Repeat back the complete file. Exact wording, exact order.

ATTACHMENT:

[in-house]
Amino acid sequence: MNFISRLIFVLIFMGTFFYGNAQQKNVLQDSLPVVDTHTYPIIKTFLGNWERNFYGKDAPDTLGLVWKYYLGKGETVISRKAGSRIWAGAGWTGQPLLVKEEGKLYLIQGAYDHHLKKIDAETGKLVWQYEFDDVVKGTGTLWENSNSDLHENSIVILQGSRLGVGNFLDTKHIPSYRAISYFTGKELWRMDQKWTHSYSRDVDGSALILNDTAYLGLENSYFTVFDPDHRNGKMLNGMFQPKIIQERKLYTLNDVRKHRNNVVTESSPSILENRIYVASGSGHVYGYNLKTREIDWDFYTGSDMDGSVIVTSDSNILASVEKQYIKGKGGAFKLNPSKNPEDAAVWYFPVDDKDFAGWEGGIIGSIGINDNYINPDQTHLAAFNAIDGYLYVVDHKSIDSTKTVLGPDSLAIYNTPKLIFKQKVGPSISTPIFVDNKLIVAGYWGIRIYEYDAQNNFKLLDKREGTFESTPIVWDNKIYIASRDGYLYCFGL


[in-house]
Amino acid sequence: MNFISRLIFVLIFMGTFFYGNAQQKNVLQDSLPVVDTHTYPIIKTFLGNWERNFYGKDAPDTLGLVWKYYLGKGETVISRKAGSRIWAGAGWTGQPLLVKEEGKLYLIQGAYDHHLKKIDAETGKLVWQYEFDDVVKGTGTLWENSNSDLHENSIVILQGSRLGVGNFLDTKHIPSYRAISYFTGKELWRMDQKWTHSYSRDVDGSALILNDTAYLGLENSYFTVFDPDHRNGKMLNGMFQPKIIQERKLYTLNDVRKHRNNVVTESSPSILENRIYVASGSGHVYGYNLKTREIDWDFYTGSDMDGSVIVTSDSNILASVEKQYIKGKGGAFKLNPSKNPEDAAVWYFPVDDKDFAGWEGGIIGSIGINDNYINPDQTHLAAFNAIDGYLYVVDHKSIDSTKTVLGPDSLAIYNTPKLIFKQKVGPSISTPIFVDNKLIVAGYWGIRIYEYDAQNNFKLLDKREGTFESTPIVWDNKIYIASRDGYLYCFGL